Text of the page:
BUFFALO, N.Y. (WIVB) — Erie County District Attorney John Flynn called the multiple life sentences imposed against the Tops mass shooter Wednesday morning “swift justice.”

It was a difficult morning for many, having to face the man who took the lives of their loved ones. 10 people were killed and three others were injured at the hands of Payton Gendron, a now-19-year-old who committed an atrocious act of racial hatred at the Tops store on Jefferson Avenue on May 14.

Assuring that he was certain the shooter acted alone, Flynn spoke after Gendron’s sentencing, in which he received 11 sentences of life in prison without parole, plus additional years on attempted murder and weapon charges.

Although he says Wednesday “puts a legal closure to this tragic incident,” Flynn said there’s “certainly” more to be done as a community.

“Swift justice was done. Not only was it swift, it was just,” Flynn said. “It was just in the sense that he pled guilty to every charge. He pled guilty, for the first time in the history of New York State, to the domestic terrorism charge motivated by hate.”

There’s only one real decision left in Flynn’s eyes, whether or not the mass shooter gets the death penalty. But that’s not up to the district attorney, or the State of New York for that matter.

New York does not have the death penalty, but United States law does, and Gendron faces the possibility of this if he’s convicted of the federal charges against him.

“You will never see the light of day as a free man ever again,” Judge Eagan said during Gendron’s sentencing, in which she read each victim’s name before giving Gendron each sentence of life in prison.

As he spoke in the post-sentencing conference, Flynn noted a number of times that he would “stay in his lane” regarding the federal prosecution against Gendron. This included not commenting on his view of the death penalty.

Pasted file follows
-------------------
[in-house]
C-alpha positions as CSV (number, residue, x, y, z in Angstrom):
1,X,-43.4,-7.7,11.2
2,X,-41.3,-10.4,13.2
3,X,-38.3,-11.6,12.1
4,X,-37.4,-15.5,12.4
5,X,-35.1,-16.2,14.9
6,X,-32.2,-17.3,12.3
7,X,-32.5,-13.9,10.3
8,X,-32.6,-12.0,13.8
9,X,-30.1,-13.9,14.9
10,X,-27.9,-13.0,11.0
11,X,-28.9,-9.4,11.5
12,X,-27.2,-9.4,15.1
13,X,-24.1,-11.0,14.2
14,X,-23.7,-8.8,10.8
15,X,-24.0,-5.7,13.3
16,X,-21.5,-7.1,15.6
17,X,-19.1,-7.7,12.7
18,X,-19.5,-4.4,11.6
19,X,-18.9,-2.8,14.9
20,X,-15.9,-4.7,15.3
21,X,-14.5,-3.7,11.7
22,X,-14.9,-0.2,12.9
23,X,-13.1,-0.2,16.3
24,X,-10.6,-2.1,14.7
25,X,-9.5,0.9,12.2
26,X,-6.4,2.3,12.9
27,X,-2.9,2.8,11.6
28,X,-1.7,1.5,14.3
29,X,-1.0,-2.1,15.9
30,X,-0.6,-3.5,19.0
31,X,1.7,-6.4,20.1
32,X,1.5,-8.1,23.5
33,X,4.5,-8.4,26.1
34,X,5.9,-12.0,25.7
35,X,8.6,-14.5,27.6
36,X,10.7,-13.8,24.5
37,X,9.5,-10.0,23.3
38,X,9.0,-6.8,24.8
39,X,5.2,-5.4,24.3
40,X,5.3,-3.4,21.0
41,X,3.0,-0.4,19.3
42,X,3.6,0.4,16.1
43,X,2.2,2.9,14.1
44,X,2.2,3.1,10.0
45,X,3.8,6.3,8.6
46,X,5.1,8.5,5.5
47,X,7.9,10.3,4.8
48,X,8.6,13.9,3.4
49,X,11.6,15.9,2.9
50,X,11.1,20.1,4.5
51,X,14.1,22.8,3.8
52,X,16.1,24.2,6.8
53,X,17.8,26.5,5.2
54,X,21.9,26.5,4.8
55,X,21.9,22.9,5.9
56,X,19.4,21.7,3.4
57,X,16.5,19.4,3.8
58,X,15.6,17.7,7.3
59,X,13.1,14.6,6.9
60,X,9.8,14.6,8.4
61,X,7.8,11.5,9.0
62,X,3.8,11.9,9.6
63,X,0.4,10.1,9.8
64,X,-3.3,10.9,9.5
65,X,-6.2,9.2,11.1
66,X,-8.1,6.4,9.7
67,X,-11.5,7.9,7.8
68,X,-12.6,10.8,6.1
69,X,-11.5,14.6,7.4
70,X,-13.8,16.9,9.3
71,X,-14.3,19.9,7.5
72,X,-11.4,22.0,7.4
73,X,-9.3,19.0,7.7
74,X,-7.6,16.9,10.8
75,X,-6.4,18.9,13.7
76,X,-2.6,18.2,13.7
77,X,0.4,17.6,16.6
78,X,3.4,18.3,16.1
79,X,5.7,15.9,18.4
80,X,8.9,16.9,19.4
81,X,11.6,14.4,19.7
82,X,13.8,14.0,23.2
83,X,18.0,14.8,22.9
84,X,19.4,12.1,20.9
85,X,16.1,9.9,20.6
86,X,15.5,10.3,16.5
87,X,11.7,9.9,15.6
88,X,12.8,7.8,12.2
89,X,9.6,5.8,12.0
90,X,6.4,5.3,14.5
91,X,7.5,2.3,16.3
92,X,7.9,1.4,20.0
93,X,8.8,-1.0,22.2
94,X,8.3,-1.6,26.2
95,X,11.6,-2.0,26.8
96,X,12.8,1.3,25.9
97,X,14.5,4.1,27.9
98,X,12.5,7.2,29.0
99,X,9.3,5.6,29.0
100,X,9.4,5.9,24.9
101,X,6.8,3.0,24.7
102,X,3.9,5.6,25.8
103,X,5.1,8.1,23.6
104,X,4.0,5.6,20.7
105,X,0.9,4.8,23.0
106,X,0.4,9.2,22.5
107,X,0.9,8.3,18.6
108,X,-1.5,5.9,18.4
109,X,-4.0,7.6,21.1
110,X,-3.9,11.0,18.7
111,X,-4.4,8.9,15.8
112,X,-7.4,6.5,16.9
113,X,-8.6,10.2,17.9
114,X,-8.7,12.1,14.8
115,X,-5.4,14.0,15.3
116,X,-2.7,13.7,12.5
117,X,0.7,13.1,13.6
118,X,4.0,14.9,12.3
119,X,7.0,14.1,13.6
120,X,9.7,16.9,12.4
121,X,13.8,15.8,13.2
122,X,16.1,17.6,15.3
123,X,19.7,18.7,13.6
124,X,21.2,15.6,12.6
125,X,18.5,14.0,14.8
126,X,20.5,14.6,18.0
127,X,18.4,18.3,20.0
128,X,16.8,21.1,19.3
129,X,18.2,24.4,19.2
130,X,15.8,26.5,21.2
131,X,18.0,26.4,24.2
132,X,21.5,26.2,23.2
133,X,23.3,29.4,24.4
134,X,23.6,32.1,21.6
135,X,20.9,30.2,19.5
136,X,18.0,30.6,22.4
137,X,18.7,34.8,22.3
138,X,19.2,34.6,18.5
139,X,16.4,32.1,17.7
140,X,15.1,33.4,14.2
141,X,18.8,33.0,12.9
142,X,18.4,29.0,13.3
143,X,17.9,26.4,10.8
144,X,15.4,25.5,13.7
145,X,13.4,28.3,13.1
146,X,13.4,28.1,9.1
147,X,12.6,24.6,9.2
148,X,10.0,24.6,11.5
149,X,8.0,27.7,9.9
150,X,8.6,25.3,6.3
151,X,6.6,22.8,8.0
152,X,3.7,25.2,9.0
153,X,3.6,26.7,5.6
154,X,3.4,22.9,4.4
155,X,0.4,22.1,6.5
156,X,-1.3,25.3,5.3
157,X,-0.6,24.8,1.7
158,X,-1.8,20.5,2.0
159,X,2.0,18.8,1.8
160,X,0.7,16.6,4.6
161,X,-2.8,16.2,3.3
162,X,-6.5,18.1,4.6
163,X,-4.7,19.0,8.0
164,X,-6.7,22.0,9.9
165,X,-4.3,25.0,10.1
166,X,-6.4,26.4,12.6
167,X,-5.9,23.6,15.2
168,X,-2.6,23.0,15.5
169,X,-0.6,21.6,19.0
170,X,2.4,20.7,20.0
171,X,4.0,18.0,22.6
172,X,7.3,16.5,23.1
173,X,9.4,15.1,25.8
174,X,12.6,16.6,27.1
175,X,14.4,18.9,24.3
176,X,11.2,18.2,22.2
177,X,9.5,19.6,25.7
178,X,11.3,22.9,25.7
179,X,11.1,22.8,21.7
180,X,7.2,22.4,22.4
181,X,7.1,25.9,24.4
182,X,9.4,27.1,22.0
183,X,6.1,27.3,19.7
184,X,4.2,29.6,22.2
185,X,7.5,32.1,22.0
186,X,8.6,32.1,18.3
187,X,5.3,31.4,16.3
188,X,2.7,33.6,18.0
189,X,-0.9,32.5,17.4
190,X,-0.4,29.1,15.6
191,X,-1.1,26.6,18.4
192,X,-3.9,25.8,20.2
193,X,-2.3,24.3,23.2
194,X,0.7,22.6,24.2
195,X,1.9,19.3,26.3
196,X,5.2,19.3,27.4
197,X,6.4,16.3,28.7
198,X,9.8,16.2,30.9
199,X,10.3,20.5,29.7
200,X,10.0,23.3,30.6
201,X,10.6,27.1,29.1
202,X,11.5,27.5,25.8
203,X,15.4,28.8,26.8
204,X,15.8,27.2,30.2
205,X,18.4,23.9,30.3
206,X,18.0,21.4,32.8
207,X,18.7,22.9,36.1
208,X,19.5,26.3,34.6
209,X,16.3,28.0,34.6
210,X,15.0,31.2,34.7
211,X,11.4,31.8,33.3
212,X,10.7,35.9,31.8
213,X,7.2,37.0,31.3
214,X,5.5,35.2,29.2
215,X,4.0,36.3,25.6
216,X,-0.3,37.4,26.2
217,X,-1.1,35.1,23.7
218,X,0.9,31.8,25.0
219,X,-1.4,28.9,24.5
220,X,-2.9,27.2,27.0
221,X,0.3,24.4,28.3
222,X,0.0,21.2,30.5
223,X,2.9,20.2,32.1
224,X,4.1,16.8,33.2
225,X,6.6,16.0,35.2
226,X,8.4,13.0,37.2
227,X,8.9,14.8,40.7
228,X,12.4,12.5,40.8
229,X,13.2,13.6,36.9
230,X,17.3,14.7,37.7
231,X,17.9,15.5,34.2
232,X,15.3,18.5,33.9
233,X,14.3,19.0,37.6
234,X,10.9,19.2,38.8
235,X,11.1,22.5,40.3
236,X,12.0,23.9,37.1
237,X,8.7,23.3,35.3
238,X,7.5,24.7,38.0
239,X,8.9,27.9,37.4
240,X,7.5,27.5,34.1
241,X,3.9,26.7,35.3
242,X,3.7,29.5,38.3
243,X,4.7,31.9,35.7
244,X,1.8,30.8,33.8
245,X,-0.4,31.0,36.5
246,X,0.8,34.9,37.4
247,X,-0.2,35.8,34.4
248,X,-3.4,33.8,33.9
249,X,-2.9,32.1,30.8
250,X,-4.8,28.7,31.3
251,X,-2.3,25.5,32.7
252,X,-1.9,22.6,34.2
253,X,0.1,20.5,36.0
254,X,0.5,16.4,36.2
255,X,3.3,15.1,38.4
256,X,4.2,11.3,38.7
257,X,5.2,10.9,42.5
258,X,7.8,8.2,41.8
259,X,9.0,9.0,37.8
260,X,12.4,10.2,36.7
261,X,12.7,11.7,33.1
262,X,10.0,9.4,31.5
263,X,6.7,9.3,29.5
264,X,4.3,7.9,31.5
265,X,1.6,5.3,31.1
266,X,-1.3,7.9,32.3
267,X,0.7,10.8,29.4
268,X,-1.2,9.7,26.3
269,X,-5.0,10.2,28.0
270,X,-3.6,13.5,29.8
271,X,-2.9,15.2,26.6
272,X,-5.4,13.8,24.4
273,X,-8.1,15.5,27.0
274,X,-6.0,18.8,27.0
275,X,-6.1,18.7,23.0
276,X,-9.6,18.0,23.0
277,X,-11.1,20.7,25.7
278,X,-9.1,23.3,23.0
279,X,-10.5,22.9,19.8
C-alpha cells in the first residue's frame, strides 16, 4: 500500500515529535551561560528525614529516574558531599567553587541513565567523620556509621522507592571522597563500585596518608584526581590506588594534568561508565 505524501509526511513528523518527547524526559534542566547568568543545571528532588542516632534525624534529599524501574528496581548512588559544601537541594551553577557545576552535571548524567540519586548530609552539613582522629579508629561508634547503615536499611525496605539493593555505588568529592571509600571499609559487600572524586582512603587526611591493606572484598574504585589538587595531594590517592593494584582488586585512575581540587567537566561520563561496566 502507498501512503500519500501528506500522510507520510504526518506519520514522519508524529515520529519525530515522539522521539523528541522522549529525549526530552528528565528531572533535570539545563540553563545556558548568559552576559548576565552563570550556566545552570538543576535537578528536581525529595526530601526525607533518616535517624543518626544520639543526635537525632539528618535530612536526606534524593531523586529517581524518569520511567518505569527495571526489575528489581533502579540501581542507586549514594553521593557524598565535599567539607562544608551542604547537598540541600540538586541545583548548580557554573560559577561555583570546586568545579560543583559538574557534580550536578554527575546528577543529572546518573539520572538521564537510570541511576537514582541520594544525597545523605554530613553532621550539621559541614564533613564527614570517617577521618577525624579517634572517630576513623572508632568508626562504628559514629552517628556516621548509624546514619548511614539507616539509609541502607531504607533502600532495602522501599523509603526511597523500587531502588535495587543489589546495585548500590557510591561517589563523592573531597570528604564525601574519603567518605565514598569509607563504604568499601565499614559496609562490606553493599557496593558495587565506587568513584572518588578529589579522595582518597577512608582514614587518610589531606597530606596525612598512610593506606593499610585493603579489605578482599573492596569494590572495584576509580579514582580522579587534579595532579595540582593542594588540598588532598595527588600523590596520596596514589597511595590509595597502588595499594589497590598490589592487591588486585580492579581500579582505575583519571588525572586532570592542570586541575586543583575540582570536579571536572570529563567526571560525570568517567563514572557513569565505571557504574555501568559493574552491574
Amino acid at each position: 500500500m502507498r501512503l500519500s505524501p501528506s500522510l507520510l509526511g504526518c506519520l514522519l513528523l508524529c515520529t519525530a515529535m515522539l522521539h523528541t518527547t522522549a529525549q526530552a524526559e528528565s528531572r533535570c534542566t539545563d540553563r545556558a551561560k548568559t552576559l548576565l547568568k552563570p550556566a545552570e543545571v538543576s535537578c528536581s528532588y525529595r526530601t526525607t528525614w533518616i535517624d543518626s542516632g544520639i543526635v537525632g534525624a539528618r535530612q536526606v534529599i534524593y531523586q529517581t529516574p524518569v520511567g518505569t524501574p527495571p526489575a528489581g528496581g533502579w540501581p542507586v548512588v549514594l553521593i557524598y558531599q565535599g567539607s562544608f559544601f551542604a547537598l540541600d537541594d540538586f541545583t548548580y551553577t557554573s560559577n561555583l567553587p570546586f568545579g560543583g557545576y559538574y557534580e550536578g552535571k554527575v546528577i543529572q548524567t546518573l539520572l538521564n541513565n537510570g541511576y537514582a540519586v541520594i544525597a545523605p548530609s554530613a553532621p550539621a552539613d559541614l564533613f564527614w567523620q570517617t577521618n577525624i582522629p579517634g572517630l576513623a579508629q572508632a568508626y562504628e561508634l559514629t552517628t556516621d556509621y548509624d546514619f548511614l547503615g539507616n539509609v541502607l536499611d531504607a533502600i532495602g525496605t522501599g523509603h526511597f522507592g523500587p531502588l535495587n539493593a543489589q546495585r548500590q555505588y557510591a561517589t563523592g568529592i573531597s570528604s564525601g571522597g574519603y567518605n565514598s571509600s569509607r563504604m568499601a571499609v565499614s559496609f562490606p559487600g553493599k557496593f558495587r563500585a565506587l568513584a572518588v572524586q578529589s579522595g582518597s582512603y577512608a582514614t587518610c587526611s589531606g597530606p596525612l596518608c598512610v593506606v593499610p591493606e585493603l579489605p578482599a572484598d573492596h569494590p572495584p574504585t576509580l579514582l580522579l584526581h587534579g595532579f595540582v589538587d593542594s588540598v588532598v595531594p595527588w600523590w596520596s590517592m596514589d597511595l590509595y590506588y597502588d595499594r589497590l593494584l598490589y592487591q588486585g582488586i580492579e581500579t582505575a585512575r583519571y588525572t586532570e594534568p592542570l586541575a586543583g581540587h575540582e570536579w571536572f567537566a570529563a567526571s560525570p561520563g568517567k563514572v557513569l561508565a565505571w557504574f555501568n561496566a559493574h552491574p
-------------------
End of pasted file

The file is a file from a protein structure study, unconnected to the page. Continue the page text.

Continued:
“People need to be held accountable for their actions,” Flynn said, sharing his opinion that some people, using Gendron as an example, needed to be “removed from society.”

The pandemic of violence America faces is multi-faceted, Flynn says.

“Everything needs to be on the table,” Flynn said. “Yes, we have a gun problem. Yes, we have a social media problem. But we also have a people problem, and that cannot be discounted.”

Flynn anticipates that Gendron will probably be transferred into federal custody by Thursday, the same day as his next federal court appearance.

It’s not clear whether Gendron will spend the rest of his life in a state prison or a federal one, but Flynn speculates that it will “probably be a federal center because they have more resources in the federal detention centers to house him in an appropriate environment.”

“The immediate future, obviously, is continuing to help these families,” Flynn said.

During Wednesday’s conference, Flynn spoke positively of the victims’ families and their cooperation with the case.

“The families were obviously upset that he came into the guilty plea with a haircut, looking like a little boy. The families felt that was a distortion,” he said.

Gendron’s family was not present for his sentencing. Flynn says he hasn’t spoken with them.

“They were not at any proceedings I’m aware of,” Flynn said.

Gendron’s upcoming court appearance Thursday morning will be a status hearing. Commenting on the shooter’s brief statement shared before he was sentenced, Flynn said “I anticipate that the reason why he said what he said today was to save his life in federal court.”

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Evan Anstey is an Associated Press Award, JANY Award and Emmy-nominated digital producer who has been part of the News 4 team since 2015. See more of his work here and follow him on Twitter.